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Given a symmetric $n\times n$ matrix $A$, I'm interested in the class of SDP problems that can be written canonically as: $$ \begin{align} \text{minimize} \quad &-\text{tr}(AX) \\ \text{subject to} \quad &\forall i, \, X_{ii} = 1 \\ & X \succeq 0. \end{align} $$ I understand that this is a convex problem so an efficeint algorithm exists, but I want to write my own code to solve this problem for pedagogical sake, and also to better interface with the current code I have.

Therefore, I'm wondering what is the best known algorithm for solving this class of SDP problem, and is there a documentation containing some form of pseudocode that I can refer to.

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    $\begingroup$ if you want an efficient and robust algorithm, use a mature well-supported solver, such as Mosek. If you want to write your own code, you will give up efficiency and robustness - your choice. $\endgroup$ Jul 18, 2020 at 16:37

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Primal-dual interior point methods can solve this formulation efficiently and there are multiple open source codes available to do so. CSDP can solve it well and is documented here. If you use that paper, I'd ignore the operator $B$ to make things simpler. Alternatively, SDPT3 is also an excellent code and is documented here. That said, from a pedagogical point of view, these papers are a terrible place to start. In my opinion, a much better path is to start from Wright's book Primal-Dual Interior-Point Methods, which covers the algorithm for linear, not semidefinite, cones. Really, most of the algorithm is the same, but the primal and dual variables are no longer vectors, but matrices. In Wright's book, this means that $X$ and $S$ are matrices and no longer $Diag(x)$ and $Diag(s)$ respectively. This also adds the complication of symmetrization because the optimization steps will in general not be symmetric, but the CSDP and SDPT3 papers will cover what to do in this situation.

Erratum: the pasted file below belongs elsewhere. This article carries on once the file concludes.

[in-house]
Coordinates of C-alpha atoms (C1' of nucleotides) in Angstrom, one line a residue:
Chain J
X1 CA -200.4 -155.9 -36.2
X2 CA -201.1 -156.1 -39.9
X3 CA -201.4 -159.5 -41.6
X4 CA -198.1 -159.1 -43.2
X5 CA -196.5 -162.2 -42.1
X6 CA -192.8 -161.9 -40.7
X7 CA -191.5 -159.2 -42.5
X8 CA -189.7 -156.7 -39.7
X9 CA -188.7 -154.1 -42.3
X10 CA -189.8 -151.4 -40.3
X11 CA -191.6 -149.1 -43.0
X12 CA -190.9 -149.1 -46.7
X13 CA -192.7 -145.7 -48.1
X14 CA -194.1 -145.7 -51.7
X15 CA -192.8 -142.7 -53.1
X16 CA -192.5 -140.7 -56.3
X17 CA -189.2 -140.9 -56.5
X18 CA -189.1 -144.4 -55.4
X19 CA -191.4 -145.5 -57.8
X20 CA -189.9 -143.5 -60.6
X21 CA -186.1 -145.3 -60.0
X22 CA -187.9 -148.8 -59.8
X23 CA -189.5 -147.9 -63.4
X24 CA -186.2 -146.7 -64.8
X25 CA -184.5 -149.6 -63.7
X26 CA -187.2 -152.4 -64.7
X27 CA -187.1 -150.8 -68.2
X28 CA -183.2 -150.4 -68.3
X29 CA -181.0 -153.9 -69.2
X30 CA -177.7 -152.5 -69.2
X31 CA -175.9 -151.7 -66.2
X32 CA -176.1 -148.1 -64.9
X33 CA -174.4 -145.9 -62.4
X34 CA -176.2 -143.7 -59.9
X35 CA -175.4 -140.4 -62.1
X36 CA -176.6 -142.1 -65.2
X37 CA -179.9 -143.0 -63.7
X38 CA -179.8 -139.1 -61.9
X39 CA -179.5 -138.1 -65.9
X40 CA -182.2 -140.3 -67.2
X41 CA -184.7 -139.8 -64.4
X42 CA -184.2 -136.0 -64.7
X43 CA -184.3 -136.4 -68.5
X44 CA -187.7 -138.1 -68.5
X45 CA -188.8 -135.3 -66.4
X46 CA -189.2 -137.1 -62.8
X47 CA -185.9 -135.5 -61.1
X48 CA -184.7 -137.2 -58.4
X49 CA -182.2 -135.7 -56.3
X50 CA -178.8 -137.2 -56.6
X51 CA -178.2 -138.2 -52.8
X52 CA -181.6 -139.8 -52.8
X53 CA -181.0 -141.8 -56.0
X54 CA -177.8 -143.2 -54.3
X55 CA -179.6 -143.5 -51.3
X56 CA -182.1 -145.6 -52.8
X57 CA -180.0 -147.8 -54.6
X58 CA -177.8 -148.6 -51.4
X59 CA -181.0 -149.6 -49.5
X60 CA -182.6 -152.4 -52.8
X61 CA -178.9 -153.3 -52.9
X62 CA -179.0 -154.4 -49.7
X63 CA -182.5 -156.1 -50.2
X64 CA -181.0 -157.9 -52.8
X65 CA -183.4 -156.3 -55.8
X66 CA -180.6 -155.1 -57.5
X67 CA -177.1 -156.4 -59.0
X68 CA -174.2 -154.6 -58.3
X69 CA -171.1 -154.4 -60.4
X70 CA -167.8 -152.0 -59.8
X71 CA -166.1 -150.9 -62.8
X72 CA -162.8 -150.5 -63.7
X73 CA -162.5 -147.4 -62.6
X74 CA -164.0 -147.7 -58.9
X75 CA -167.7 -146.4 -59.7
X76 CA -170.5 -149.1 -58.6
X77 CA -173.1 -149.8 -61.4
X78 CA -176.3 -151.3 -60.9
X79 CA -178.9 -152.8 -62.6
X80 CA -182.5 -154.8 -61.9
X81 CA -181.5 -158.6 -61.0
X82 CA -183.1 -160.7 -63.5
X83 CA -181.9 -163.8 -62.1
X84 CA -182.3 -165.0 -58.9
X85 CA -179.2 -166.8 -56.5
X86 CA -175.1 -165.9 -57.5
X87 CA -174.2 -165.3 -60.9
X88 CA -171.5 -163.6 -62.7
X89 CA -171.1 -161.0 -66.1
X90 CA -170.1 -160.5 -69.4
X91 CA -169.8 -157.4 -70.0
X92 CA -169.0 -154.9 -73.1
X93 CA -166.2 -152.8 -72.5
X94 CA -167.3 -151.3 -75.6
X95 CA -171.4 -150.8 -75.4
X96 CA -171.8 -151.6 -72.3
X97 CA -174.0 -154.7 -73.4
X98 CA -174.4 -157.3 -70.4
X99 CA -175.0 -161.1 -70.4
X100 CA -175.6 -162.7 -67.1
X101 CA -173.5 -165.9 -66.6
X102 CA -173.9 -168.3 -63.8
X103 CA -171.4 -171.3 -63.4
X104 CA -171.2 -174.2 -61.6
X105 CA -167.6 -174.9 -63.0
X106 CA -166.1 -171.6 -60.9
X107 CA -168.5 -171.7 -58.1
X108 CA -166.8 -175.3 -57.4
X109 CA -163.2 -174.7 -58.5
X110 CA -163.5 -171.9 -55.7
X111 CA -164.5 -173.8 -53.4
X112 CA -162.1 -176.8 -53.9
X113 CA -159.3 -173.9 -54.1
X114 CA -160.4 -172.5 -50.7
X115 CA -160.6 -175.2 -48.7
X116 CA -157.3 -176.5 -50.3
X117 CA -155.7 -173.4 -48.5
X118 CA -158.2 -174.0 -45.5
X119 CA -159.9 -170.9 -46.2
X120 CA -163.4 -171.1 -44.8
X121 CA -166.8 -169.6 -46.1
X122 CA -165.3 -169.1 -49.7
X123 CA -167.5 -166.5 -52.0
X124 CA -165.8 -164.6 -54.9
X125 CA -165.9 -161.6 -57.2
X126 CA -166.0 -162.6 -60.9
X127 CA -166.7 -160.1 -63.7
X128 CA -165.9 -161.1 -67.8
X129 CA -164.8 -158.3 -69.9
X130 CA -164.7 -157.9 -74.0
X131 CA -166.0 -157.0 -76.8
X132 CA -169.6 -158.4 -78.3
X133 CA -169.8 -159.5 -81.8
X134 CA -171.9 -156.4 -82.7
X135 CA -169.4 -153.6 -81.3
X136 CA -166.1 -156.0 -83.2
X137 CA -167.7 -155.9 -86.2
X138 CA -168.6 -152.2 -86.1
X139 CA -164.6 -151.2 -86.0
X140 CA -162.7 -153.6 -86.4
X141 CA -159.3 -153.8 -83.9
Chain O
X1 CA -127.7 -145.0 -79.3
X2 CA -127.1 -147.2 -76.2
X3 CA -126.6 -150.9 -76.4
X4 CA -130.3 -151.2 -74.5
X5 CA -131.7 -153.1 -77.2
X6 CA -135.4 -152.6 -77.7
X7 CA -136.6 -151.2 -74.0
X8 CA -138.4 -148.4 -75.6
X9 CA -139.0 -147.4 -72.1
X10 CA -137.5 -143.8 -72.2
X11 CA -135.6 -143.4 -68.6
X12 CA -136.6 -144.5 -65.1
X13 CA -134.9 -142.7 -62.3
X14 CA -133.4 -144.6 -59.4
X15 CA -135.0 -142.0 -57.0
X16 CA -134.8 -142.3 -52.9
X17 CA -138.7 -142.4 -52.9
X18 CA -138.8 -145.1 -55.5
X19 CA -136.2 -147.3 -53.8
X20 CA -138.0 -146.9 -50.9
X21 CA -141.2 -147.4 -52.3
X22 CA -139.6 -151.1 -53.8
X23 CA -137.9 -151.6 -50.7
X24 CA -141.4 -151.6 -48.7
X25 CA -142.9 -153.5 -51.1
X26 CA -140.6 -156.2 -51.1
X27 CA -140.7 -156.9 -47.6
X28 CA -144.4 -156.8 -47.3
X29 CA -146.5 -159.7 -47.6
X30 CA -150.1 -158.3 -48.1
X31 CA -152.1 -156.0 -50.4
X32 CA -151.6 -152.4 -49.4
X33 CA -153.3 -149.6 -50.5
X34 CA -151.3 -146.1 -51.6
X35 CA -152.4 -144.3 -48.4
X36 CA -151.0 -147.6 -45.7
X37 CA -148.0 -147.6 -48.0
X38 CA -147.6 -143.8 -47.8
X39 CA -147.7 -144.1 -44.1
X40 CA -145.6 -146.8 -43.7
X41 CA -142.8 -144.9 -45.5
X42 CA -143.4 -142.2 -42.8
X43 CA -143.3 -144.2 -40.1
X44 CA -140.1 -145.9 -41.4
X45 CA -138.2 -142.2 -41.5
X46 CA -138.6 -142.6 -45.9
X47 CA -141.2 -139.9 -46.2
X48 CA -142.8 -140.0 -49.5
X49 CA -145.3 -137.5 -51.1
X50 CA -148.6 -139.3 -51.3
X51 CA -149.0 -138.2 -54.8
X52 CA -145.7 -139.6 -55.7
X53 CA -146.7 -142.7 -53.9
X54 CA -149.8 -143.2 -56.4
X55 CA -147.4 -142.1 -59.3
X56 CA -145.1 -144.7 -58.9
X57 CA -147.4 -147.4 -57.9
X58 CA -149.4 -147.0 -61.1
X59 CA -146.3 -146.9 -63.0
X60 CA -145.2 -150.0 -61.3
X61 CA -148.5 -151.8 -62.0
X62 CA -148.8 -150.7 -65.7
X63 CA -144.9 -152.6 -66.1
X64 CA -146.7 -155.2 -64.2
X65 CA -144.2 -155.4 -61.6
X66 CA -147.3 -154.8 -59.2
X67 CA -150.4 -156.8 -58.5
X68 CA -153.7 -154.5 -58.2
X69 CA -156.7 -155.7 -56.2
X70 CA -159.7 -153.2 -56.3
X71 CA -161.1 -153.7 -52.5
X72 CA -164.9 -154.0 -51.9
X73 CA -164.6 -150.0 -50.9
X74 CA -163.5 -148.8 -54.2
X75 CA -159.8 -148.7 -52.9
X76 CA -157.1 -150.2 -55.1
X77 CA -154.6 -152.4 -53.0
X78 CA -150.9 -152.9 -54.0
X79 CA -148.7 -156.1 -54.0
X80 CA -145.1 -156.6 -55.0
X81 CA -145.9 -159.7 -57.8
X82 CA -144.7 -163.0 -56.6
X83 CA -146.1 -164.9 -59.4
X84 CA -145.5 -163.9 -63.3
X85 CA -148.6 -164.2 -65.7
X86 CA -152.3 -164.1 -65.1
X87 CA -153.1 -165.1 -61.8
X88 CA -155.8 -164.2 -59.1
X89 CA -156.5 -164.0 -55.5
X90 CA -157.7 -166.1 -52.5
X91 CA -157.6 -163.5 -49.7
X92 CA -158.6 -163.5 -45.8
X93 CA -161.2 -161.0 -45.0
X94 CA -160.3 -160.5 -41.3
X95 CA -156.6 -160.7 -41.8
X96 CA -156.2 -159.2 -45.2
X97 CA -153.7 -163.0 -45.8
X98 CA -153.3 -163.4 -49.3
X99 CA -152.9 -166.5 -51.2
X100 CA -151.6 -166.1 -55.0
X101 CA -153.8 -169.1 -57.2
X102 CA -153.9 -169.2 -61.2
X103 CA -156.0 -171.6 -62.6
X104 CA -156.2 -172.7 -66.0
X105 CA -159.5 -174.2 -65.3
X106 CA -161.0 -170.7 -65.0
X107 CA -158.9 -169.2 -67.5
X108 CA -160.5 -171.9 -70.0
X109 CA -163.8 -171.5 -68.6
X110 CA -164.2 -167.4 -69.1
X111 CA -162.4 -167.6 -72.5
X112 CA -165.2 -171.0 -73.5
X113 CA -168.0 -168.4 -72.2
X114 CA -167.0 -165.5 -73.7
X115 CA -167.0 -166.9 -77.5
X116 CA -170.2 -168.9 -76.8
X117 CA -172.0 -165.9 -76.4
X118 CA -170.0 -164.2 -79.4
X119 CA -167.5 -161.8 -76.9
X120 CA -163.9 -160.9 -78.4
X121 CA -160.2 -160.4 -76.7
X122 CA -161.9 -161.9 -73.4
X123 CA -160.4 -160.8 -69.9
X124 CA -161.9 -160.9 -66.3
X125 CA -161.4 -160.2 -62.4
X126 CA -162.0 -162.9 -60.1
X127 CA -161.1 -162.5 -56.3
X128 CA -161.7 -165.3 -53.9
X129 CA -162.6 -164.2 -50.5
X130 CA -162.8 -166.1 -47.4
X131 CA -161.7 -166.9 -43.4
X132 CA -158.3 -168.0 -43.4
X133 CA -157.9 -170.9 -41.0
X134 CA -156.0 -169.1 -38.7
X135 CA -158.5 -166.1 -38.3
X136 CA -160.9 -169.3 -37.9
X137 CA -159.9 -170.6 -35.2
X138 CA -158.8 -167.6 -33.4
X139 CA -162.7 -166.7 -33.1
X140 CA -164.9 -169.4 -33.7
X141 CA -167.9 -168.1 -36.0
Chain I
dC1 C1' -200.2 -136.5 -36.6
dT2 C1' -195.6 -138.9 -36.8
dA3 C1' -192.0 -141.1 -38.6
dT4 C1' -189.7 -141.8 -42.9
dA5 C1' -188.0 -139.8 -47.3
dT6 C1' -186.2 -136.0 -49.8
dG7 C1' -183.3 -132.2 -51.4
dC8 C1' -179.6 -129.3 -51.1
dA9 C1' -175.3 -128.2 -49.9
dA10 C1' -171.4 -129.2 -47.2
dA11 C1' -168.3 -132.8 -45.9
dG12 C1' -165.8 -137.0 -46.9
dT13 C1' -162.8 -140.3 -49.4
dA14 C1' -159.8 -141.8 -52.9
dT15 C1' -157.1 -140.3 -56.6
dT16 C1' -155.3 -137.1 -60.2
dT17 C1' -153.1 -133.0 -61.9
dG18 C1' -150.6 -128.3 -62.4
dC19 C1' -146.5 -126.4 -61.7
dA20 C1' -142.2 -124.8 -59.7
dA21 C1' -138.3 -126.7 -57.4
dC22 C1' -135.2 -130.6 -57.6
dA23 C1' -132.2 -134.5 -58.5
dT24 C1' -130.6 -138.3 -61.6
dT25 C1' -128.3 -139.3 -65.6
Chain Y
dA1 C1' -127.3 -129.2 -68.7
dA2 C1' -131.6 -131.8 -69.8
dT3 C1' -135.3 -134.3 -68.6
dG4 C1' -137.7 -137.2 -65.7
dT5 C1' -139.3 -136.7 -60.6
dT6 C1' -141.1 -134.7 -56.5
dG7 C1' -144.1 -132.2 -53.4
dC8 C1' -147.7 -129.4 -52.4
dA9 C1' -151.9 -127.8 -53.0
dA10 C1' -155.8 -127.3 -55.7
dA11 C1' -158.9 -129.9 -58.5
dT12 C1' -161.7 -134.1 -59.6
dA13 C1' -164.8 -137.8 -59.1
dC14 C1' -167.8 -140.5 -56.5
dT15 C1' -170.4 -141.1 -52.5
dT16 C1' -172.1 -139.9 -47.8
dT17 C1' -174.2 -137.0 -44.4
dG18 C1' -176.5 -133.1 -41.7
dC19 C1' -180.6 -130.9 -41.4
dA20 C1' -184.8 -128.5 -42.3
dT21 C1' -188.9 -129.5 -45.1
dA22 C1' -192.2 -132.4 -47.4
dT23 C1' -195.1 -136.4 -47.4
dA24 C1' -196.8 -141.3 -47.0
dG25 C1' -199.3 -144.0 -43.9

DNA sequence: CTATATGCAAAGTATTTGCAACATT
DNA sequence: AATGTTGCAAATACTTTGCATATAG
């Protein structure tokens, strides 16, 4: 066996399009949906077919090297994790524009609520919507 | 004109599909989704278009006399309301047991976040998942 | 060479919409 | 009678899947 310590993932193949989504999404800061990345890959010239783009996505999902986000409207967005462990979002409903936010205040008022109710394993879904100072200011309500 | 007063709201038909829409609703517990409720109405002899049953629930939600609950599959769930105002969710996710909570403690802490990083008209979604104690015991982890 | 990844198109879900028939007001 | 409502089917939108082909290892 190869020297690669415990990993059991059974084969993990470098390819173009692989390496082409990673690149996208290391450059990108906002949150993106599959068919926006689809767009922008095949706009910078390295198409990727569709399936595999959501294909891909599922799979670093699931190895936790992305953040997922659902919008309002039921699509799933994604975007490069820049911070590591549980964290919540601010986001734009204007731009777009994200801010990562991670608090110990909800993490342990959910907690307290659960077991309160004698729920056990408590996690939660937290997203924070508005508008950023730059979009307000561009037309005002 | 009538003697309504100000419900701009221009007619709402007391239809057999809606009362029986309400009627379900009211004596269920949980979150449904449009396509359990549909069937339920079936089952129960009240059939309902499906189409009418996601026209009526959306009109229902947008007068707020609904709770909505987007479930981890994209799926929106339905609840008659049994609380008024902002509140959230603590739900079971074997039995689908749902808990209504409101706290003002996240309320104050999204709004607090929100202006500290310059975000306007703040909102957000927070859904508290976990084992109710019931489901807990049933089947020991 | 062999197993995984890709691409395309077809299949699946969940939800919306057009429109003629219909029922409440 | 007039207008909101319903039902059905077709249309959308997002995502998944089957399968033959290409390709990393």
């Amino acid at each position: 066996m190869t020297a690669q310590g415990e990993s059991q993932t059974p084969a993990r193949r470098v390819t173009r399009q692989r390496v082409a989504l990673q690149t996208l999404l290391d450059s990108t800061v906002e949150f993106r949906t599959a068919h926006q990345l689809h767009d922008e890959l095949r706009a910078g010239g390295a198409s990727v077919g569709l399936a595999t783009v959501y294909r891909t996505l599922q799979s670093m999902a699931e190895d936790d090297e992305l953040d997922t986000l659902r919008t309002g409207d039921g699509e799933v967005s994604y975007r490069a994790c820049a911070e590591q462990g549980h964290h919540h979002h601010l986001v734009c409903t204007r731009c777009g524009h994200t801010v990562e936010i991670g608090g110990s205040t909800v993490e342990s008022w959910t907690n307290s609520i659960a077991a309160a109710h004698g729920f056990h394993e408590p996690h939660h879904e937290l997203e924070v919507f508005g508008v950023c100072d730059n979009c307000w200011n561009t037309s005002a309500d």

To be sure, I am aware that there is continued research on SDP max-cut relaxations and most likely algorithms, so it's possible that there is better than what I've suggested above. That said, those algorithms are really good and are a reasonable place to start.

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